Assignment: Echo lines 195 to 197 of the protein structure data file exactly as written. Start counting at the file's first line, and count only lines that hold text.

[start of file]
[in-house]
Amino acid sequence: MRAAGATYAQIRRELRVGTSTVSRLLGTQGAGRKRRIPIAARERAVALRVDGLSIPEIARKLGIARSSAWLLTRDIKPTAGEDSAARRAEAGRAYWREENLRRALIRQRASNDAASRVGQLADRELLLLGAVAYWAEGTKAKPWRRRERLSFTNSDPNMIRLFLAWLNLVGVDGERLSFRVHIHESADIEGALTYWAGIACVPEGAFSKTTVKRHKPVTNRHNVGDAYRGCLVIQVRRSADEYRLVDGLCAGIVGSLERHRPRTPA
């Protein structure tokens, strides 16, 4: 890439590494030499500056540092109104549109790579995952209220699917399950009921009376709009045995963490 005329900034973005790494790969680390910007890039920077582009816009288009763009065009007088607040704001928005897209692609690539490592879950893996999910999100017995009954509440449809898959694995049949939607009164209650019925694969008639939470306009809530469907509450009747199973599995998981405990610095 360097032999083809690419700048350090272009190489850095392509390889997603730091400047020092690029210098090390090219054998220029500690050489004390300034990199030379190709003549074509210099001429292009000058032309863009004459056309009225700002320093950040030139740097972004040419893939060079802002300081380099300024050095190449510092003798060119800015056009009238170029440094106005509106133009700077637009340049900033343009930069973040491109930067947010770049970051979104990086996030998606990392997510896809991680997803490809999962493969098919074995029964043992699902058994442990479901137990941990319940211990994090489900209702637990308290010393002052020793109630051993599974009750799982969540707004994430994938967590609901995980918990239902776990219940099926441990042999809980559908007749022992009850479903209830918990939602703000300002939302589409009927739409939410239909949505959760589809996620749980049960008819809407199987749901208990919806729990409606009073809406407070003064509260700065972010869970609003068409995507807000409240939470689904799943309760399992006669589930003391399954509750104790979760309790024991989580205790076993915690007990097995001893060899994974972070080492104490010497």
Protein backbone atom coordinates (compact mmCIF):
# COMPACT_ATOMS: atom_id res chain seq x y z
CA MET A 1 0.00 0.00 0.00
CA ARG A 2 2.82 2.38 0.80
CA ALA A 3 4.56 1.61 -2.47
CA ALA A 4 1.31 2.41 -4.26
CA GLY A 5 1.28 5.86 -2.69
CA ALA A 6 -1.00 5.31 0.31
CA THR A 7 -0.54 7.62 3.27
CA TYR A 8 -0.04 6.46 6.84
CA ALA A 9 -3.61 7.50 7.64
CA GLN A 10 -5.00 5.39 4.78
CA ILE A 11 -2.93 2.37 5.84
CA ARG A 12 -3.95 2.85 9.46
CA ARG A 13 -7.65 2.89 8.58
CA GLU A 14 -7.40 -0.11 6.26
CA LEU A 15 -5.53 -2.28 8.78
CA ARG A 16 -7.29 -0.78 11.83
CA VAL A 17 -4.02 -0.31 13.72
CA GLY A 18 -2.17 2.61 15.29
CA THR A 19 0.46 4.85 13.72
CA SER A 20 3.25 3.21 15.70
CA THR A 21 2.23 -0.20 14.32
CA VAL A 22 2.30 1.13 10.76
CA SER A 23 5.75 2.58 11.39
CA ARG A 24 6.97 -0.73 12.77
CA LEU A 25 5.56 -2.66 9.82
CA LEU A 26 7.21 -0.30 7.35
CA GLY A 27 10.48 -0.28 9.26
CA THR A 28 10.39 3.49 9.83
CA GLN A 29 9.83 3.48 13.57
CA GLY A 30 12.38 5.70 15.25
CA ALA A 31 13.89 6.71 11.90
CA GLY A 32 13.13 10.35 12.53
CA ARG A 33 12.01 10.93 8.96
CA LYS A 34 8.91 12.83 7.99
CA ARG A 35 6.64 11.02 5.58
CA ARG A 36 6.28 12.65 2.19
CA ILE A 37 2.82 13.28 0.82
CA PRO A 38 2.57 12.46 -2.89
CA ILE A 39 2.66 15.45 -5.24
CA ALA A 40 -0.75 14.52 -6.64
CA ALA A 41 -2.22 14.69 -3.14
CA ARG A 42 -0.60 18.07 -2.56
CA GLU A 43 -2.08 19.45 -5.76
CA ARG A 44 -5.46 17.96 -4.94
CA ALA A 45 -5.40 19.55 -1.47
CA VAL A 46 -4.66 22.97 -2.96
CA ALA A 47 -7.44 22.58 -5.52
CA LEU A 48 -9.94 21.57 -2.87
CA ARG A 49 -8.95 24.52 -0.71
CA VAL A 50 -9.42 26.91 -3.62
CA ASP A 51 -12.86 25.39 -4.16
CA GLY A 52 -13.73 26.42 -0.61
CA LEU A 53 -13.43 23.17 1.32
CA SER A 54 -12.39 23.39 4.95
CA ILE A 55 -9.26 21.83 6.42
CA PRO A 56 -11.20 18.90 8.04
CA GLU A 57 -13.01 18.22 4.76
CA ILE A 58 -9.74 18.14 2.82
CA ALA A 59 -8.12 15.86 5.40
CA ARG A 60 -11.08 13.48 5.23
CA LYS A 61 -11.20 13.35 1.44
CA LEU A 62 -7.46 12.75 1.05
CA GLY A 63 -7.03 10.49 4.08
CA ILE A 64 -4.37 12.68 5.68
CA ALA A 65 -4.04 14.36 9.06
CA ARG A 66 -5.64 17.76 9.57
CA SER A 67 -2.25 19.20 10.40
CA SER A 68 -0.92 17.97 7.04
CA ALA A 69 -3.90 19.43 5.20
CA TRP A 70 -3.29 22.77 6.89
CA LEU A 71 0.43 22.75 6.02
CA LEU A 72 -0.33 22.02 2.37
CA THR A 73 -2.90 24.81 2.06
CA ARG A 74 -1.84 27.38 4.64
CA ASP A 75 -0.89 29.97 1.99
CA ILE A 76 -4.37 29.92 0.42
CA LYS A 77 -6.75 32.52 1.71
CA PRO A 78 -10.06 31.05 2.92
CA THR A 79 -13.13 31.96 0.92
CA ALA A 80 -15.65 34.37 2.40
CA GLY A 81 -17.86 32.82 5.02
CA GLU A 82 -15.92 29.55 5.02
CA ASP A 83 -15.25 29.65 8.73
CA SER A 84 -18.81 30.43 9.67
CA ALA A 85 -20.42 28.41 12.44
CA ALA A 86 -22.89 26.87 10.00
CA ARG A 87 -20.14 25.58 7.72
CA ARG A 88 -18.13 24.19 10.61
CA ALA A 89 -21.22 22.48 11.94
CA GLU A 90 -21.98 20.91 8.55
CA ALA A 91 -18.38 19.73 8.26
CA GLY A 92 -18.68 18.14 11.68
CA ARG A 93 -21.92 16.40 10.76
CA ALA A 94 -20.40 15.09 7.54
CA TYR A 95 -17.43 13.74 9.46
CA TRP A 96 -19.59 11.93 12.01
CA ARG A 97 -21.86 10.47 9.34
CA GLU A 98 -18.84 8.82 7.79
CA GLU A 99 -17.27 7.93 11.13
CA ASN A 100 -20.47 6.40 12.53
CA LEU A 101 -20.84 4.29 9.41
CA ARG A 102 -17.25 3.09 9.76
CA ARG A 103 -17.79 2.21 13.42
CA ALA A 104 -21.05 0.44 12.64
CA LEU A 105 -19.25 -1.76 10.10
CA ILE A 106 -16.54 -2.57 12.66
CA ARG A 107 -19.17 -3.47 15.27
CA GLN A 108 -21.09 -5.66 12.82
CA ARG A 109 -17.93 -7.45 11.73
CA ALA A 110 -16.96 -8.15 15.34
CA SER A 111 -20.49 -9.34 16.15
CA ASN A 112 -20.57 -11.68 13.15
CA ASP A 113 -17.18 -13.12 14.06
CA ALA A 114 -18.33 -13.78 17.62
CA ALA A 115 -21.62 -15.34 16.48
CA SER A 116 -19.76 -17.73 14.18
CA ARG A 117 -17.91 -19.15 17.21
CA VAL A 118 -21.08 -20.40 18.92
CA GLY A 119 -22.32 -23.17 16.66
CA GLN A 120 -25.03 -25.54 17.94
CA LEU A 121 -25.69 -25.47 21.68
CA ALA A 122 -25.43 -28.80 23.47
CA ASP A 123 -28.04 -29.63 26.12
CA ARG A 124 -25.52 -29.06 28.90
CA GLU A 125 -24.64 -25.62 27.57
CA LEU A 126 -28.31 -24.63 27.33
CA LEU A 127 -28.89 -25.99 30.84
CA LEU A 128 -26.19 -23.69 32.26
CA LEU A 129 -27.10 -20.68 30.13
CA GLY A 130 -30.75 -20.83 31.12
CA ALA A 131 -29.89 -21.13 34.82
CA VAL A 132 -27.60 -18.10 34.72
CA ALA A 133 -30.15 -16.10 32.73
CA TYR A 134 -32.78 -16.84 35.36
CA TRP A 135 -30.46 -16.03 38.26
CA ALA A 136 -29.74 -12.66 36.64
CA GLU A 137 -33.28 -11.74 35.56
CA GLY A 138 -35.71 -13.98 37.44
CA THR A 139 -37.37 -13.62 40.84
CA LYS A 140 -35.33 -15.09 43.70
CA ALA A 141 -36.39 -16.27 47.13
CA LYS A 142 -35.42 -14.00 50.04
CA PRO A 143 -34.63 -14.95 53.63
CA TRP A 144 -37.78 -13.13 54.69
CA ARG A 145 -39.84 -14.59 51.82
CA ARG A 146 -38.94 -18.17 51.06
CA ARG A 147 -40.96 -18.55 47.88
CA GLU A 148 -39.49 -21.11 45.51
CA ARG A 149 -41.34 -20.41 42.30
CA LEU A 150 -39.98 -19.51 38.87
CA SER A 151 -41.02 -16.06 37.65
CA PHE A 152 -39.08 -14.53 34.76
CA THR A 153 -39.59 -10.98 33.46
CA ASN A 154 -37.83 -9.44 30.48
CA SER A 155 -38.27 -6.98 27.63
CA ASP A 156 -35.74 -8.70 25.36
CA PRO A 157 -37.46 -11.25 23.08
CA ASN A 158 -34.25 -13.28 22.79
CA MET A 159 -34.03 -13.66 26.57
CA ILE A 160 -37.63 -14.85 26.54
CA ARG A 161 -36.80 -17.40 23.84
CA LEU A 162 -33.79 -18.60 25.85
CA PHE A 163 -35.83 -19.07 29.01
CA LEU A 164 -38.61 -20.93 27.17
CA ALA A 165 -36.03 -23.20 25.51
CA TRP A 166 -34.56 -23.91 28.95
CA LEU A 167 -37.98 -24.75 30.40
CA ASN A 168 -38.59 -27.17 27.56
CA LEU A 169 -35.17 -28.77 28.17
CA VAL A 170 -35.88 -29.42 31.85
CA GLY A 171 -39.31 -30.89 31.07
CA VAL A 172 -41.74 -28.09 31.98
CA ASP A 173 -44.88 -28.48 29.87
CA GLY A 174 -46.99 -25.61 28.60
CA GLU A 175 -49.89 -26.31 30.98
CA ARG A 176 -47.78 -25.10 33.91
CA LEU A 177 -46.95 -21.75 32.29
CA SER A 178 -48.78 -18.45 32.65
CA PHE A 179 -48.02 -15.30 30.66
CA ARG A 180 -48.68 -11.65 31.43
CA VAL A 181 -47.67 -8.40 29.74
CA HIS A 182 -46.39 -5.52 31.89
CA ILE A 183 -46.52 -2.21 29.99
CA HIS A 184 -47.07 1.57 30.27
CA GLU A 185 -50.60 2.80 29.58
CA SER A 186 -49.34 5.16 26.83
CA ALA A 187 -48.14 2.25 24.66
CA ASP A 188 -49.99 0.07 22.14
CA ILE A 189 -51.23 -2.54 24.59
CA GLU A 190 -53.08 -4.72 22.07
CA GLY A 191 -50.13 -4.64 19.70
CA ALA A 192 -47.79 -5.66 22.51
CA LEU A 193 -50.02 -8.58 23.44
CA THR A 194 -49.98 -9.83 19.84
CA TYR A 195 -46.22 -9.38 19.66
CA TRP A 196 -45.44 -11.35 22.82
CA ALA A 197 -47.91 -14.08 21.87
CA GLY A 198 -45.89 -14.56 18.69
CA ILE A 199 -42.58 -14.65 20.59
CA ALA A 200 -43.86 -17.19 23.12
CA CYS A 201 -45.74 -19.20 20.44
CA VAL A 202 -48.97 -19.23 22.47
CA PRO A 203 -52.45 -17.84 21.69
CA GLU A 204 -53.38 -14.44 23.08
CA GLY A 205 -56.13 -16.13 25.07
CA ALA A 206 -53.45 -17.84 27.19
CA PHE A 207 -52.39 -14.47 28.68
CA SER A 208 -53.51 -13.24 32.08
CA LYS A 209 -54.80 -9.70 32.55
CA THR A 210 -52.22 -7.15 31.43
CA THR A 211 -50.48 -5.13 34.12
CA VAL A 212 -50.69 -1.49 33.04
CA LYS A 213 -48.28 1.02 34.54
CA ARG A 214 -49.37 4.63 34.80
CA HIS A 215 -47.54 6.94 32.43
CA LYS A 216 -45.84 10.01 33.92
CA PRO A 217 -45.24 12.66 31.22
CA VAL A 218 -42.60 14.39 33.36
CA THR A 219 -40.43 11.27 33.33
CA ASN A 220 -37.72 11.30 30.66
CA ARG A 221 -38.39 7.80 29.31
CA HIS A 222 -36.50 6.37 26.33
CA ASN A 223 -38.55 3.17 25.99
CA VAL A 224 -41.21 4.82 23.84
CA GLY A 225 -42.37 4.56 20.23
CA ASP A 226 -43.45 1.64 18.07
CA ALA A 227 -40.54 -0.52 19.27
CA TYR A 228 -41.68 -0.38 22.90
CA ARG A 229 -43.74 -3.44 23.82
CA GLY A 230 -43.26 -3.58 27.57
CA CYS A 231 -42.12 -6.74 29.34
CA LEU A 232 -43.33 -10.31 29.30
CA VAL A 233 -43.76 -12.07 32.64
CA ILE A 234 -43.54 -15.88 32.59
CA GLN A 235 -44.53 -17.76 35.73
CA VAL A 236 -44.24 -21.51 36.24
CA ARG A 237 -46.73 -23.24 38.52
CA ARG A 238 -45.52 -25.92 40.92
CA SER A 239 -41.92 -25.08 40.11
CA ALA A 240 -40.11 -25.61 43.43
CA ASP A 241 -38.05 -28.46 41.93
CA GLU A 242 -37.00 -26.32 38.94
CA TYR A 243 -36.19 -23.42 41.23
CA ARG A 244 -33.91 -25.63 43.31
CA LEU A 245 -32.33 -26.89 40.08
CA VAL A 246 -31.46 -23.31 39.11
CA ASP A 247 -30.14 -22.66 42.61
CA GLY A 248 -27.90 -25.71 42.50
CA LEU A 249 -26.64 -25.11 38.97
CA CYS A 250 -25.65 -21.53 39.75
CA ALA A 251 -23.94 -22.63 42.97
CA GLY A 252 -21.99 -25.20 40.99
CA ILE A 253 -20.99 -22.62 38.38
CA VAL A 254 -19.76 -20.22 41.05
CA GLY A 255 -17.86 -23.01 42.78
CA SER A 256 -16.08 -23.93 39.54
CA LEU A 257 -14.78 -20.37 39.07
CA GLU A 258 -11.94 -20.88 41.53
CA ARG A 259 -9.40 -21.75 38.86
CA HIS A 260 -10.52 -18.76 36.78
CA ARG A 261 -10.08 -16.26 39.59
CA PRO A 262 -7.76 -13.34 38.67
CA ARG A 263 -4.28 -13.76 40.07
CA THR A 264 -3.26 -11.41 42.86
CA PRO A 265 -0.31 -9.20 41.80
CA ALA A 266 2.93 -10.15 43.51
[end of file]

CA GLU A 190 -53.08 -4.72 22.07
CA GLY A 191 -50.13 -4.64 19.70
CA ALA A 192 -47.79 -5.66 22.51